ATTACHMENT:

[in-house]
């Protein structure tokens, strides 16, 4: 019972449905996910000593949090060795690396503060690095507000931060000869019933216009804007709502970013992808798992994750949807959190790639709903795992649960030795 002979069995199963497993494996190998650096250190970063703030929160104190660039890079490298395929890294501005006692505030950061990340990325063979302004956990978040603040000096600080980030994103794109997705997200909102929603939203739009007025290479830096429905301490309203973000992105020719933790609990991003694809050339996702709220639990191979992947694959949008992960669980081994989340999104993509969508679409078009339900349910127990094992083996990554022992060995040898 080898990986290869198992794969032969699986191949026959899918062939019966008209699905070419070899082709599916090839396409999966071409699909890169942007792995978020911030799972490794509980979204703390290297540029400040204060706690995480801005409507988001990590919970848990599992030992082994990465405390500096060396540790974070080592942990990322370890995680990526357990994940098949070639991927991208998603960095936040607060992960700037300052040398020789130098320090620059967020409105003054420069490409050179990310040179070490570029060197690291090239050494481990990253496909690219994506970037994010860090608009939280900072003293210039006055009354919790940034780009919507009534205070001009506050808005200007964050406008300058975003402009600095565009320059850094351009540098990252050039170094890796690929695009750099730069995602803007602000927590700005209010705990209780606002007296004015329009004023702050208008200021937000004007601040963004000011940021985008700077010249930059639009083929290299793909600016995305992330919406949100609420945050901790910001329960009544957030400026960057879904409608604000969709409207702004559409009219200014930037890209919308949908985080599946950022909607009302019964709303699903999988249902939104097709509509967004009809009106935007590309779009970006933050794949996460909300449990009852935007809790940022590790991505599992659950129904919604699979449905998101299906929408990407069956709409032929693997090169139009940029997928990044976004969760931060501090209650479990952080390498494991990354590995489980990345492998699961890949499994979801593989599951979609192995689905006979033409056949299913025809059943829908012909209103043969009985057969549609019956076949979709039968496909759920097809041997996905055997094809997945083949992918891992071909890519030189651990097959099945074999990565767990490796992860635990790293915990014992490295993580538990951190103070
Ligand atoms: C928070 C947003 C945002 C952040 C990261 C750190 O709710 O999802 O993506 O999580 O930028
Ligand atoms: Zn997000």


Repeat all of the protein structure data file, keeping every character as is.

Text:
[in-house]
């Protein structure tokens, strides 16, 4: 019972449905996910000593949090060795690396503060690095507000931060000869019933216009804007709502970013992808798992994750949807959190790639709903795992649960030795 002979069995199963497993494996190998650096250190970063703030929160104190660039890079490298395929890294501005006692505030950061990340990325063979302004956990978040603040000096600080980030994103794109997705997200909102929603939203739009007025290479830096429905301490309203973000992105020719933790609990991003694809050339996702709220639990191979992947694959949008992960669980081994989340999104993509969508679409078009339900349910127990094992083996990554022992060995040898 080898990986290869198992794969032969699986191949026959899918062939019966008209699905070419070899082709599916090839396409999966071409699909890169942007792995978020911030799972490794509980979204703390290297540029400040204060706690995480801005409507988001990590919970848990599992030992082994990465405390500096060396540790974070080592942990990322370890995680990526357990994940098949070639991927991208998603960095936040607060992960700037300052040398020789130098320090620059967020409105003054420069490409050179990310040179070490570029060197690291090239050494481990990253496909690219994506970037994010860090608009939280900072003293210039006055009354919790940034780009919507009534205070001009506050808005200007964050406008300058975003402009600095565009320059850094351009540098990252050039170094890796690929695009750099730069995602803007602000927590700005209010705990209780606002007296004015329009004023702050208008200021937000004007601040963004000011940021985008700077010249930059639009083929290299793909600016995305992330919406949100609420945050901790910001329960009544957030400026960057879904409608604000969709409207702004559409009219200014930037890209919308949908985080599946950022909607009302019964709303699903999988249902939104097709509509967004009809009106935007590309779009970006933050794949996460909300449990009852935007809790940022590790991505599992659950129904919604699979449905998101299906929408990407069956709409032929693997090169139009940029997928990044976004969760931060501090209650479990952080390498494991990354590995489980990345492998699961890949499994979801593989599951979609192995689905006979033409056949299913025809059943829908012909209103043969009985057969549609019956076949979709039968496909759920097809041997996905055997094809997945083949992918891992071909890519030189651990097959099945074999990565767990490796992860635990790293915990014992490295993580538990951190103070
Ligand atoms: C928070 C947003 C945002 C952040 C990261 C750190 O709710 O999802 O993506 O999580 O930028
Ligand atoms: Zn997000």